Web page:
I'm coming from an IT background and perhaps one puzzling question about the current state of banking (at least, in my country) is this:

Why can we not adjust our own banking security preferences?

For example, when I travel to another country, I have to call my bank and say where I am going and for how many days I'll be in said country, or else if I attempt to use my credit card in that country, it will be blocked and I will have to explain to the bank that I was the one who made that transaction, but wait for three days to get it unlocked again. And this is very frustrating to do since I travel a lot.

Another example is the requirement to use two-factor authentication every time I have to login my bank's website. Now sure, I appreciate the security and all, but can I not have a say how I login to the website? Other banks are fine with username and password. Why can't my bank do that too?

So my question is:

Why haven't banks given the users freedom to choose their own security preferences?

Thank you.

  • I think banks are a lot like other sites - security options vary based on what they think is important and what their customers will want. If it's important enough for you, I would suggest finding a bank that has a security policy that matches what you want. money.stackexchange.com/questions/1084/…
    – kponz
    Commented Jul 8, 2017 at 19:16
  • 2
    If your credit card is used fraudulently, your (U.S.) bank faces (most of) the loss, not you personally. They won't be happy to let you adjust security parameters when they're the ones who can suffer from your choices. Commented Jul 8, 2017 at 19:31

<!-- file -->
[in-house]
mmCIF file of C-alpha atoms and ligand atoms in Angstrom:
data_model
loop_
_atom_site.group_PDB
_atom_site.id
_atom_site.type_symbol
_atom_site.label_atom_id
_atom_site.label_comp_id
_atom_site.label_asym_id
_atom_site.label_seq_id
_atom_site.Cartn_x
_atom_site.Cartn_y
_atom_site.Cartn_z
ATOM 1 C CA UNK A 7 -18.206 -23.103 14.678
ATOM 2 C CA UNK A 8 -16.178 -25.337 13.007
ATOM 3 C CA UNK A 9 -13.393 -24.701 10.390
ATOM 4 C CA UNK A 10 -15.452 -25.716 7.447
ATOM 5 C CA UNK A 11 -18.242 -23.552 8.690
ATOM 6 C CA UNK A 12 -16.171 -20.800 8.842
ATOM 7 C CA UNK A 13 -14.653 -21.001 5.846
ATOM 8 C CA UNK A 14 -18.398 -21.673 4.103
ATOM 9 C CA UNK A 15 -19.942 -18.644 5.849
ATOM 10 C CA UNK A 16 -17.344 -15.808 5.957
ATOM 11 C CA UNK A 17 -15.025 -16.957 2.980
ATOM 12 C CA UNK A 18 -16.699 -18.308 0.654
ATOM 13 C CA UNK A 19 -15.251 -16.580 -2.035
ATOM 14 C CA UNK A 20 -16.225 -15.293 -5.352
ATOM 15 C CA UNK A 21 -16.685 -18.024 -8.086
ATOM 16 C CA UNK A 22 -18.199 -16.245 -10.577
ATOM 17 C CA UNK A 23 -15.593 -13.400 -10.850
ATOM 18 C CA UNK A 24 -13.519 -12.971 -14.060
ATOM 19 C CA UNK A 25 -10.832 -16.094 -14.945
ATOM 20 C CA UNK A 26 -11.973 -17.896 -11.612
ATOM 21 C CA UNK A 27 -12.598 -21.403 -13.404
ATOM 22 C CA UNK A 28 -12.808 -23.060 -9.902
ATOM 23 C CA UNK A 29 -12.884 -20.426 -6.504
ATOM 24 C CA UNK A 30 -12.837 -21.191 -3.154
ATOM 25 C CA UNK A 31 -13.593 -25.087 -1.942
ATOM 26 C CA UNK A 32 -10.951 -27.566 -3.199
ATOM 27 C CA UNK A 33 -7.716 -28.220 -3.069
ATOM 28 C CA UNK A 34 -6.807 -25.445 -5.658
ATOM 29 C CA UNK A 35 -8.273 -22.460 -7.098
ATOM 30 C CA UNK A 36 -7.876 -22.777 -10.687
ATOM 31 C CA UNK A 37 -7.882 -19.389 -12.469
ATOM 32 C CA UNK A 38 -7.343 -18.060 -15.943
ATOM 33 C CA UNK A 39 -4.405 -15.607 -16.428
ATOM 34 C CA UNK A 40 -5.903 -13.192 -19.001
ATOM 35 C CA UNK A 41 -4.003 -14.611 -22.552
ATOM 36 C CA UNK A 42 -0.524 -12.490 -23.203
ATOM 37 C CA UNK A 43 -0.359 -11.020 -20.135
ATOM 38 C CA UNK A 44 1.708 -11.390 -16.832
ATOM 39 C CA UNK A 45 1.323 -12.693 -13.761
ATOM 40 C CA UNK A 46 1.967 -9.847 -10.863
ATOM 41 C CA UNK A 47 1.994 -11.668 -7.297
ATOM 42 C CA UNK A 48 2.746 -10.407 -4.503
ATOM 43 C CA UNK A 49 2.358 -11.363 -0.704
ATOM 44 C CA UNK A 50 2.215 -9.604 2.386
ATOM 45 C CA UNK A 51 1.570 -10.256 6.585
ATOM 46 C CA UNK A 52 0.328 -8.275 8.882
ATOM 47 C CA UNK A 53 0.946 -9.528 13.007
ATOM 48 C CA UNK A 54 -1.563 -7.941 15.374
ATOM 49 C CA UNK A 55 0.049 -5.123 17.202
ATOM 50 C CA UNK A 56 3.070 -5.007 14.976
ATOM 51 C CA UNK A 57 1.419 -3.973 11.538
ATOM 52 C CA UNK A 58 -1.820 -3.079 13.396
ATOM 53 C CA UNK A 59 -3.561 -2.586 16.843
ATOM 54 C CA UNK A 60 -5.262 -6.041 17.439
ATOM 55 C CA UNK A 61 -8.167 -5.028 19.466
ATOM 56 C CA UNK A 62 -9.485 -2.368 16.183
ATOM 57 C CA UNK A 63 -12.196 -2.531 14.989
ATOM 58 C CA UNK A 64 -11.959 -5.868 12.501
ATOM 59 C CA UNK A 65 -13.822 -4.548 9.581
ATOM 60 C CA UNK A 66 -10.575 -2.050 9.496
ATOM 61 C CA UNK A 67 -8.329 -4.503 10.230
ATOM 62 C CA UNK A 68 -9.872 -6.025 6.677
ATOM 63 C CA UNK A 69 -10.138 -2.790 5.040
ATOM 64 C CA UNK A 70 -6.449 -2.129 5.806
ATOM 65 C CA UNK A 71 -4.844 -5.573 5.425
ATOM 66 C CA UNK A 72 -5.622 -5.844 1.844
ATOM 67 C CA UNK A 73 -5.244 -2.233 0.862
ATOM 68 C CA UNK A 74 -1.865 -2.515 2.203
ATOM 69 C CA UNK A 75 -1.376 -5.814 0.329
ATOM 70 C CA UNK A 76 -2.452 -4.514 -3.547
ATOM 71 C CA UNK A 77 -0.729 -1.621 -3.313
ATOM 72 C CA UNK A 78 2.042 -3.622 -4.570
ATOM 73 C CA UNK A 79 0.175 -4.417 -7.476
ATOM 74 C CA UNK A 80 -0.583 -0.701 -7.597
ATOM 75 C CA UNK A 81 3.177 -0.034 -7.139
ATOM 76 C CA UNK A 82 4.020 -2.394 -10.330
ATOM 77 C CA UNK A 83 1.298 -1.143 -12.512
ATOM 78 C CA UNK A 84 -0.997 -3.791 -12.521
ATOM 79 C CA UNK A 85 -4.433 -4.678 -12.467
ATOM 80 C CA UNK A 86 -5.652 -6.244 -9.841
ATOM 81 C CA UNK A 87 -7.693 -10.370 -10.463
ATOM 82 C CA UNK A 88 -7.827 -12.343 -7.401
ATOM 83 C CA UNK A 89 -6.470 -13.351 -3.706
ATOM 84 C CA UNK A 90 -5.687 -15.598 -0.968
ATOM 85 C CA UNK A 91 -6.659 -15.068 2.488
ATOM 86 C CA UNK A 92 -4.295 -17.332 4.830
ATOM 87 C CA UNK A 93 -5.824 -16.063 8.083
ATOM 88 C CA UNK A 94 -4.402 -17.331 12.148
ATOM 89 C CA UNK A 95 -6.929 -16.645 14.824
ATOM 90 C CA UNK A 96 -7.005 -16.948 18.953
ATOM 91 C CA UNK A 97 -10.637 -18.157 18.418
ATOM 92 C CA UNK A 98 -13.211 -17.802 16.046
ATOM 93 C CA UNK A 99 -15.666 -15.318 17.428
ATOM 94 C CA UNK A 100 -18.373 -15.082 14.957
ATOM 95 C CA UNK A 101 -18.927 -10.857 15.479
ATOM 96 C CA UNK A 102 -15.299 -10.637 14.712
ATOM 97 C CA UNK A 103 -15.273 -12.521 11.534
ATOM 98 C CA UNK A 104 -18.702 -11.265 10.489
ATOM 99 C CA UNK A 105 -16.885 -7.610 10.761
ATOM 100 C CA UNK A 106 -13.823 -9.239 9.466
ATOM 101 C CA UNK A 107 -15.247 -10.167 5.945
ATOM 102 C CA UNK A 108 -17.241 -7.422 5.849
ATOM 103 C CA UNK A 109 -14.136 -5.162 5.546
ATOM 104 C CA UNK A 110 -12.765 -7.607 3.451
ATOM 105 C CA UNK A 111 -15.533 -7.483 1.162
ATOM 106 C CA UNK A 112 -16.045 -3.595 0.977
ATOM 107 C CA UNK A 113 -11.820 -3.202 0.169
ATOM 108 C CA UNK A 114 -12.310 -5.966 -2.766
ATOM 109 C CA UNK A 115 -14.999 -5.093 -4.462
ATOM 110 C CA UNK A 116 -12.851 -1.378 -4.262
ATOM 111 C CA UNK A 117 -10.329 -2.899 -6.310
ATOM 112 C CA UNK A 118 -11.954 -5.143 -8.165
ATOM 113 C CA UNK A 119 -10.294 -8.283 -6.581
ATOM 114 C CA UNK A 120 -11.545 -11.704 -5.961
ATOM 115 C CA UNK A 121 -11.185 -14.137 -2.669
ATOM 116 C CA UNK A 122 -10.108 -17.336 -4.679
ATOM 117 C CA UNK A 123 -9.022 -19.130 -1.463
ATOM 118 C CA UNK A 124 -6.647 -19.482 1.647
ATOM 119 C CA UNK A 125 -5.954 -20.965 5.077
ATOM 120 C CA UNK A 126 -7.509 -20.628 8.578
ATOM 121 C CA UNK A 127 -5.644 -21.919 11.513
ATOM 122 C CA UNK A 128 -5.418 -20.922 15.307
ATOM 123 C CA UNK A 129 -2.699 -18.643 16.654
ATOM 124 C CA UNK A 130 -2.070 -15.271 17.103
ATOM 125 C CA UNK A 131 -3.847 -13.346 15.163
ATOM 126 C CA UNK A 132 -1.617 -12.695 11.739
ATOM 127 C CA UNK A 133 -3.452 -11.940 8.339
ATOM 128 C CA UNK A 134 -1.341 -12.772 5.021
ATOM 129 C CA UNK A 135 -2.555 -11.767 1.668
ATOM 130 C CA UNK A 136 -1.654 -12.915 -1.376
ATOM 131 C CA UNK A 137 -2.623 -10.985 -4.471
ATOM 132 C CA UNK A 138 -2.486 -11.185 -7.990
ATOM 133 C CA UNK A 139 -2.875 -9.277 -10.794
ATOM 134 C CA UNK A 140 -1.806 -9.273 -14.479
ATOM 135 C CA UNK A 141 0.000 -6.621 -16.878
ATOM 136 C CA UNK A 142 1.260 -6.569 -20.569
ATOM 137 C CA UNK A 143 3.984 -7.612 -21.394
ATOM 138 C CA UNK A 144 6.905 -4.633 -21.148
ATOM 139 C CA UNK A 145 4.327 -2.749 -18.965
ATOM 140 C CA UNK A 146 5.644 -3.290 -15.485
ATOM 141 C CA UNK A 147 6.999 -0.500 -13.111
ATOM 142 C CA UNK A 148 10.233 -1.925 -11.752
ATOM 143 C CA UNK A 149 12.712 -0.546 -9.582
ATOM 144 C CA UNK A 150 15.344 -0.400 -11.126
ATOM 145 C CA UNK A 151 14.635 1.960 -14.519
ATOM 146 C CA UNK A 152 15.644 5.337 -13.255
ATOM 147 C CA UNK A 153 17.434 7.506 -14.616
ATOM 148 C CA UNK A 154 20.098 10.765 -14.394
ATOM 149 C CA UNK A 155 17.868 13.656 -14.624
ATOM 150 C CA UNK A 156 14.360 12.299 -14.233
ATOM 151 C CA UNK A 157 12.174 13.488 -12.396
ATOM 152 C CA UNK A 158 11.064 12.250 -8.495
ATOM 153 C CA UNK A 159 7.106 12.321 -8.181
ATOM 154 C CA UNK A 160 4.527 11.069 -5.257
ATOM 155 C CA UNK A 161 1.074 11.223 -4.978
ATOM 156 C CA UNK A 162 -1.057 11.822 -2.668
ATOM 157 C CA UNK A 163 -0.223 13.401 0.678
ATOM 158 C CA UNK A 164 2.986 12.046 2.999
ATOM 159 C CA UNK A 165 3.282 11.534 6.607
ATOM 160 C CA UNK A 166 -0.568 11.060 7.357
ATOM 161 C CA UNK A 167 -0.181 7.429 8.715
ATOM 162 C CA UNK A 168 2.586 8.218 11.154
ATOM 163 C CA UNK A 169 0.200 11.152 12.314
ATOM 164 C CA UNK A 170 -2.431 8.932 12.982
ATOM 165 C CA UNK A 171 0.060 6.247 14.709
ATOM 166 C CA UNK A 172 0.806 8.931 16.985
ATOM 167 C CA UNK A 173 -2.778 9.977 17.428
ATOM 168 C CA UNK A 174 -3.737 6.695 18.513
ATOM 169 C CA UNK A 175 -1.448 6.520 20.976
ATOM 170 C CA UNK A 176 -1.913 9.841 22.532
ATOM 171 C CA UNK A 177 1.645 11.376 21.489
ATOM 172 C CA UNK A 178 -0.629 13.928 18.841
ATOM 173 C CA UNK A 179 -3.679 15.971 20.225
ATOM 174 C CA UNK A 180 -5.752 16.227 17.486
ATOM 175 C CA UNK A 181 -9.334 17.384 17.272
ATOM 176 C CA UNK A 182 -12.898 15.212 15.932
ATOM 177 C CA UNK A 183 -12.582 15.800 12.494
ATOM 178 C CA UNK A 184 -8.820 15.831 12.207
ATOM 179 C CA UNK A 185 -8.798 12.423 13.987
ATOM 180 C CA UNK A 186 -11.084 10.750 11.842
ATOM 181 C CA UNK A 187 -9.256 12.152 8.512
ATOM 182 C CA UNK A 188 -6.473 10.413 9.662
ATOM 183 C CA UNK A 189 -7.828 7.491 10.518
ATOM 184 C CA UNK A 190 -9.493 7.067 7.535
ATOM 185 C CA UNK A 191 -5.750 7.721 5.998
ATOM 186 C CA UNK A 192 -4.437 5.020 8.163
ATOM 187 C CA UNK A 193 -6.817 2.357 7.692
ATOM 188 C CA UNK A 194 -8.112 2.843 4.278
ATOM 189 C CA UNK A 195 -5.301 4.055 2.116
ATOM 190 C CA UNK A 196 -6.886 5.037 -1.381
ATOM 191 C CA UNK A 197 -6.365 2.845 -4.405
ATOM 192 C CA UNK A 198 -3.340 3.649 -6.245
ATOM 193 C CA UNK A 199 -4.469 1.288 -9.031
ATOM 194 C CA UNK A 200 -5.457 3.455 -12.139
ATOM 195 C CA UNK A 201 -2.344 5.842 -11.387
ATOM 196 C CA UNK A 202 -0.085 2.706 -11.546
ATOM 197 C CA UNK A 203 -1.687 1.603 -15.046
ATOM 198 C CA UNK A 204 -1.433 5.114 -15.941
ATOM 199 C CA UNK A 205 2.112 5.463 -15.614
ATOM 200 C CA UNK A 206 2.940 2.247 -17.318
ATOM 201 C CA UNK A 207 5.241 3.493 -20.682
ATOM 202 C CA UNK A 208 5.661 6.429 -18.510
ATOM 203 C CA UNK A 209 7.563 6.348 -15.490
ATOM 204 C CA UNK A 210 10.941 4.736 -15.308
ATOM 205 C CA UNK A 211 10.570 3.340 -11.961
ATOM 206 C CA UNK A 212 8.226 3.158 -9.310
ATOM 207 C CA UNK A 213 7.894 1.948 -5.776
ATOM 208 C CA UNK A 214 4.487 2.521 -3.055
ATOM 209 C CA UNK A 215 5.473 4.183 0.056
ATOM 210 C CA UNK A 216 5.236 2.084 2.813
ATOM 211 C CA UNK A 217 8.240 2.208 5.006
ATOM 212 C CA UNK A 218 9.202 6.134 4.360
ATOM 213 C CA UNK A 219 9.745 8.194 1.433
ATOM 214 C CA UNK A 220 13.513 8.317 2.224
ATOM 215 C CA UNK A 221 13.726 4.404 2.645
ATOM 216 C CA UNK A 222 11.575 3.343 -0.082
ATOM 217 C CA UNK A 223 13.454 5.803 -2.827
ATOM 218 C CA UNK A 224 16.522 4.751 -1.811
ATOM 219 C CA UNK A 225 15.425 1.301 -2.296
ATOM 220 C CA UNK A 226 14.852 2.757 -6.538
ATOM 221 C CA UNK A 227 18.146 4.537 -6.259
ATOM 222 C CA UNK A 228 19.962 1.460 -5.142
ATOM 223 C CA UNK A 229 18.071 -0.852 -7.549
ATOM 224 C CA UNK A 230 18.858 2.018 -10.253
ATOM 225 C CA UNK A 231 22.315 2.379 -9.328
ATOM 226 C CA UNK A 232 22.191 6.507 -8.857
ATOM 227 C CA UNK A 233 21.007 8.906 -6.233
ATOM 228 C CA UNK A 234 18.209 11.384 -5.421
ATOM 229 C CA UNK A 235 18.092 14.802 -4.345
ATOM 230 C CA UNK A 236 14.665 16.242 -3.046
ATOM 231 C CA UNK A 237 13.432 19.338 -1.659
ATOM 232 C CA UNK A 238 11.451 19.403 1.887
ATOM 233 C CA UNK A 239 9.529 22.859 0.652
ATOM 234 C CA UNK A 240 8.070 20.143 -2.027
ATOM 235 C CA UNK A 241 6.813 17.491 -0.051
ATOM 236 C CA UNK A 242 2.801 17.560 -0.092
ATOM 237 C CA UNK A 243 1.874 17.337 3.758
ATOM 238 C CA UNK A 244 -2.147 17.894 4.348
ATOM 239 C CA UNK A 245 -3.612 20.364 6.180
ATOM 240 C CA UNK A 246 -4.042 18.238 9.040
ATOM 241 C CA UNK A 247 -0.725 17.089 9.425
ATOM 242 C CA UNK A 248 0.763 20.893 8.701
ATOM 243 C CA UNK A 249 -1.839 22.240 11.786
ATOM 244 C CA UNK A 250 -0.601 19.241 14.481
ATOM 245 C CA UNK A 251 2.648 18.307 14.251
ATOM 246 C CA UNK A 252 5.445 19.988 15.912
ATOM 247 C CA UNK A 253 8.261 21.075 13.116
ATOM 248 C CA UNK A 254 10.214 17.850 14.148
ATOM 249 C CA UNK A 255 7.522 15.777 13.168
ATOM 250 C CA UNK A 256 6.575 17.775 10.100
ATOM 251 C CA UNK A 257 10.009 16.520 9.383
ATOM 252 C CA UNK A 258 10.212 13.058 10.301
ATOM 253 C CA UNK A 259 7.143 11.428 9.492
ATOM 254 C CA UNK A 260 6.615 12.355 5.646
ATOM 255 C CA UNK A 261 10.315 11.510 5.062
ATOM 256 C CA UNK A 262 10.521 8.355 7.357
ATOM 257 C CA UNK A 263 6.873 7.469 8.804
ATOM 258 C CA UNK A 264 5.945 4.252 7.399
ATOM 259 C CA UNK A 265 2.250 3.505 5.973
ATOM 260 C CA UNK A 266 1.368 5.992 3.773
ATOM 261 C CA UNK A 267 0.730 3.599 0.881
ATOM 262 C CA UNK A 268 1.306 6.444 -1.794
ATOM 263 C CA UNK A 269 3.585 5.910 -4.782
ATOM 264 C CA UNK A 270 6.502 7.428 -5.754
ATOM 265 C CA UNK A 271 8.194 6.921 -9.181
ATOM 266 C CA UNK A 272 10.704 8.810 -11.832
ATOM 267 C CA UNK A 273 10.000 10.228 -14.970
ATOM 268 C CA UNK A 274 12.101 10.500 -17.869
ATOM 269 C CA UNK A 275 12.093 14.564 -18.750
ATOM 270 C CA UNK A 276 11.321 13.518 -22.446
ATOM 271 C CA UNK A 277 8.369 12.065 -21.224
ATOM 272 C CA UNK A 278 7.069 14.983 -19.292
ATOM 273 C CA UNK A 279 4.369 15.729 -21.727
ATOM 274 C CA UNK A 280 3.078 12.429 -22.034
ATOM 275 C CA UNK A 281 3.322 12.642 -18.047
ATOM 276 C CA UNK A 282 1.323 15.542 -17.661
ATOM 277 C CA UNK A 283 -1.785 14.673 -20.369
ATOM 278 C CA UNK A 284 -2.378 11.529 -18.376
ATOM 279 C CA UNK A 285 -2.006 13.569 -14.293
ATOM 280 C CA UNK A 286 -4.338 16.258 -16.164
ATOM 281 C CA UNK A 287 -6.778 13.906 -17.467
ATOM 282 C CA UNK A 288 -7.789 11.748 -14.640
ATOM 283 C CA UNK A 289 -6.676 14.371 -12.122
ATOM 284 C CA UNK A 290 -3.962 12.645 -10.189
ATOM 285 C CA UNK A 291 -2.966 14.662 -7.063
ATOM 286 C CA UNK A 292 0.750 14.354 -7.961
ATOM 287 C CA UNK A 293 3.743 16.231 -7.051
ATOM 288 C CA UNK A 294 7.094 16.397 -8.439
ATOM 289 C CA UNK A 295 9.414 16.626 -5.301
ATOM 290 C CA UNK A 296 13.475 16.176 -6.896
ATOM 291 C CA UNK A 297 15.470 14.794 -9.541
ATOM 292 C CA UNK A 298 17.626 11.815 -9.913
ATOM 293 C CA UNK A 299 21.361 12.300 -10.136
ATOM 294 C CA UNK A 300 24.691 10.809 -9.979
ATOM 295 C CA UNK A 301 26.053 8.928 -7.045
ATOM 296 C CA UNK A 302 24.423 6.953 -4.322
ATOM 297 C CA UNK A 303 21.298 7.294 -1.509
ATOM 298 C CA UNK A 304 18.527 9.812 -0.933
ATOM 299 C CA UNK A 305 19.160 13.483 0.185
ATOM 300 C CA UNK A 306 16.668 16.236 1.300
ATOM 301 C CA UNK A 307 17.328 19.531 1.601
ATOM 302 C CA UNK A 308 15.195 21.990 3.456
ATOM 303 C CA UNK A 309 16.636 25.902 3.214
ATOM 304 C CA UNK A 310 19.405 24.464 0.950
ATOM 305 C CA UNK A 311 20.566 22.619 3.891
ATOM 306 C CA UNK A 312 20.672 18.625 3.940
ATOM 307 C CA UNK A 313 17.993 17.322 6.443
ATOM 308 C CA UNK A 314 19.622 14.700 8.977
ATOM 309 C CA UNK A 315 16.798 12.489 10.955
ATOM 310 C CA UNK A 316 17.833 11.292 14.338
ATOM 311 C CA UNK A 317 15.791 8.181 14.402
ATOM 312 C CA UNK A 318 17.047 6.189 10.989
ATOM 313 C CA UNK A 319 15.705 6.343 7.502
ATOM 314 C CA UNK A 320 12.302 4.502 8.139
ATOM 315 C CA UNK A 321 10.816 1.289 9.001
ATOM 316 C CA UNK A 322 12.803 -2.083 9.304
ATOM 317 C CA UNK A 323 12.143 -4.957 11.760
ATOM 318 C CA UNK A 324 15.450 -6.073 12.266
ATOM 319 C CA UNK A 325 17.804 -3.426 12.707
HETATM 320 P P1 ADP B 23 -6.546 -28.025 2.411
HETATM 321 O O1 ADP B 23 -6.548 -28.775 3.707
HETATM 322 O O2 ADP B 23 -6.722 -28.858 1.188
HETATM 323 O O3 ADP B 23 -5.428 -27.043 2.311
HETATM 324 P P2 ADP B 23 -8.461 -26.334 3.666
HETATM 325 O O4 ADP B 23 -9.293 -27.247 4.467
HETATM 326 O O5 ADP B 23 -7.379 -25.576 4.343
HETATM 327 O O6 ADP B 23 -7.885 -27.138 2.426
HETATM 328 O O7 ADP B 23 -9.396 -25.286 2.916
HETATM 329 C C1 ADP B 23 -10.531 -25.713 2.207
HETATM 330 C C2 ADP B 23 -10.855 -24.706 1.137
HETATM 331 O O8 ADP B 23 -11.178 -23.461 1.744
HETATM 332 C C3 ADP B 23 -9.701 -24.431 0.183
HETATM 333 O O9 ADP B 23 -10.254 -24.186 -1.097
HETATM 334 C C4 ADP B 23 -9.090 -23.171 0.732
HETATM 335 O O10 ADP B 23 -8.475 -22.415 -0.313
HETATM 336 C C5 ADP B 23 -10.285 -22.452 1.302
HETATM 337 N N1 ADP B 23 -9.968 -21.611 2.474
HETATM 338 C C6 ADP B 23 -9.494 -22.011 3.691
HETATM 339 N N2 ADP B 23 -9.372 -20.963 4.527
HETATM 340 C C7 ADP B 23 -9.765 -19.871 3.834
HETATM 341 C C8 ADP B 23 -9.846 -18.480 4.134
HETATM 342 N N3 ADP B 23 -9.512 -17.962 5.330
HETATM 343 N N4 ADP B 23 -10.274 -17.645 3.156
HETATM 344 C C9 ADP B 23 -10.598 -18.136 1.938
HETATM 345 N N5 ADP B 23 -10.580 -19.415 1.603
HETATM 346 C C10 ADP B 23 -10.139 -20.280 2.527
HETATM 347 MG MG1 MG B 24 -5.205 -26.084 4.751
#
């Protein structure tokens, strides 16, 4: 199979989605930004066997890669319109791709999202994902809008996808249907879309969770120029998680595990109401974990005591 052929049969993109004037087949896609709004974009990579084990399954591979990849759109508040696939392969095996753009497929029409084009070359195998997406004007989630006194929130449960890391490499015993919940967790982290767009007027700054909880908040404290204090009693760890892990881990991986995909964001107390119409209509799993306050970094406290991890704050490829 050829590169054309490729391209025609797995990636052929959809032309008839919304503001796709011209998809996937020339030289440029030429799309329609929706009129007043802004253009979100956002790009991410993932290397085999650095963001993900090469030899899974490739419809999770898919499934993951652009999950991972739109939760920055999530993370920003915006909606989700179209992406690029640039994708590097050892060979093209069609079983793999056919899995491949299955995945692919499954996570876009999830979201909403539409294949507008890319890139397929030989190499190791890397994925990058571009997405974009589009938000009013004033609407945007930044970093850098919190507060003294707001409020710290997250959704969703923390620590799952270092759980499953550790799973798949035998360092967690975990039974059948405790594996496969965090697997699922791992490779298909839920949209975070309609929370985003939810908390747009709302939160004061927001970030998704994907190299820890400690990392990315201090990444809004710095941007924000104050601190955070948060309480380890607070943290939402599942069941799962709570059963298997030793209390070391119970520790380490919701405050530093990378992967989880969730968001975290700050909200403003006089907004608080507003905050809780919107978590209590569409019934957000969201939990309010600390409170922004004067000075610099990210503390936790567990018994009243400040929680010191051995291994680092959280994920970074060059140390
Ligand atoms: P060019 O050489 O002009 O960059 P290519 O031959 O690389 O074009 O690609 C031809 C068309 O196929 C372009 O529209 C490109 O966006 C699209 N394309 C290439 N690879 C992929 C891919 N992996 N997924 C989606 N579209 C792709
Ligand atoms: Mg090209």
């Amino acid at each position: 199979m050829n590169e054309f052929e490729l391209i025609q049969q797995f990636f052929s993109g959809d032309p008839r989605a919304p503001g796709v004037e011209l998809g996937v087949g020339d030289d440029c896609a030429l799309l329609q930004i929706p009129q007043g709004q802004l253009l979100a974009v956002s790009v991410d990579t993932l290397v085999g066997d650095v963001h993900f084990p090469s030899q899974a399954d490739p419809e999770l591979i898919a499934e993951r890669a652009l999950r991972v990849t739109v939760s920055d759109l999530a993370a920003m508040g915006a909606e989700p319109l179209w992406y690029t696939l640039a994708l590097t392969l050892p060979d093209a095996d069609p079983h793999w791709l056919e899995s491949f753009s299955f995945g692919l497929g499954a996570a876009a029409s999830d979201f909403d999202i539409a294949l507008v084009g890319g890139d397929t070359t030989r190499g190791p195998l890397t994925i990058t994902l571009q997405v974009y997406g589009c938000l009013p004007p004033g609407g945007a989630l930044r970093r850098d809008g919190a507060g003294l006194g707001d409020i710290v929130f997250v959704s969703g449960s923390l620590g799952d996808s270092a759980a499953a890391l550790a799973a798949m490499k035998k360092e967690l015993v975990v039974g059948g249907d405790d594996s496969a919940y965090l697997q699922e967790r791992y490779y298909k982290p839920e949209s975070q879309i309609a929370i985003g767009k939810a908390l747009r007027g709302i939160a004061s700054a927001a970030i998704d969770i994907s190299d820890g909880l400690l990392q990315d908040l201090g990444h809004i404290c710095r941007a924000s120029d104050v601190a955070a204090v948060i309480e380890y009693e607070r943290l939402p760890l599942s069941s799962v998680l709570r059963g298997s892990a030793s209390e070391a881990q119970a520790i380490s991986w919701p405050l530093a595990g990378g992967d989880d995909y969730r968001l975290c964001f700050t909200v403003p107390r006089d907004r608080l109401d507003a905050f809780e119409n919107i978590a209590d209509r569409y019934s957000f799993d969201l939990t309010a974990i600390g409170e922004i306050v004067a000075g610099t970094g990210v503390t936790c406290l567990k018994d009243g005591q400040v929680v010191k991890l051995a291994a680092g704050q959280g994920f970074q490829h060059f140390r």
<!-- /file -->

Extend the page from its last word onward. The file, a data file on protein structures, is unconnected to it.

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    I'm voting to close this question as off-topic because this isn't about finance; it's about customer service. Commented Jul 8, 2017 at 22:17

2 Answers 2


Because the bank's obligations in the case of fraudulent transactions are set out by law and banking codes, and the banks can't opt out of them.

Lets say you contact the bank and tell them that you travel abroad a lot, and you don't want your card to ever be blocked overseas.

Then someone in your local gas station copies your credit card details and emails them to someone in Taiwan. That person makes a clone of your credit card and goes on a spending spree.

Who do you think is going to foot the bill?

Ultimately, the bank is responsible for fraudulent transactions, so they set the rules on how their security systems work. This will be set as a delicate balance between minimizing inconvenience to the customer and avoiding fraud.


Why haven't banks given the users freedom to choose their own security preferences?

There are multiple reasons.

Regulations: Depending on country, type of transaction, there are regulation Banks need to fullfil.

Protecting Bank: If Banks offer multiple different security option, some lower and some higher; there are chances of error at Bank's end. This could result in someone requesting higher security getting lower. This is considered more risk.

Litigation: User could file cases against Banks saying these are the one's who know which security is best and if such an option was available they should not have given a choice a user who does not understand security. This of this similar to saying you need a feature to disable air-bags in cars.

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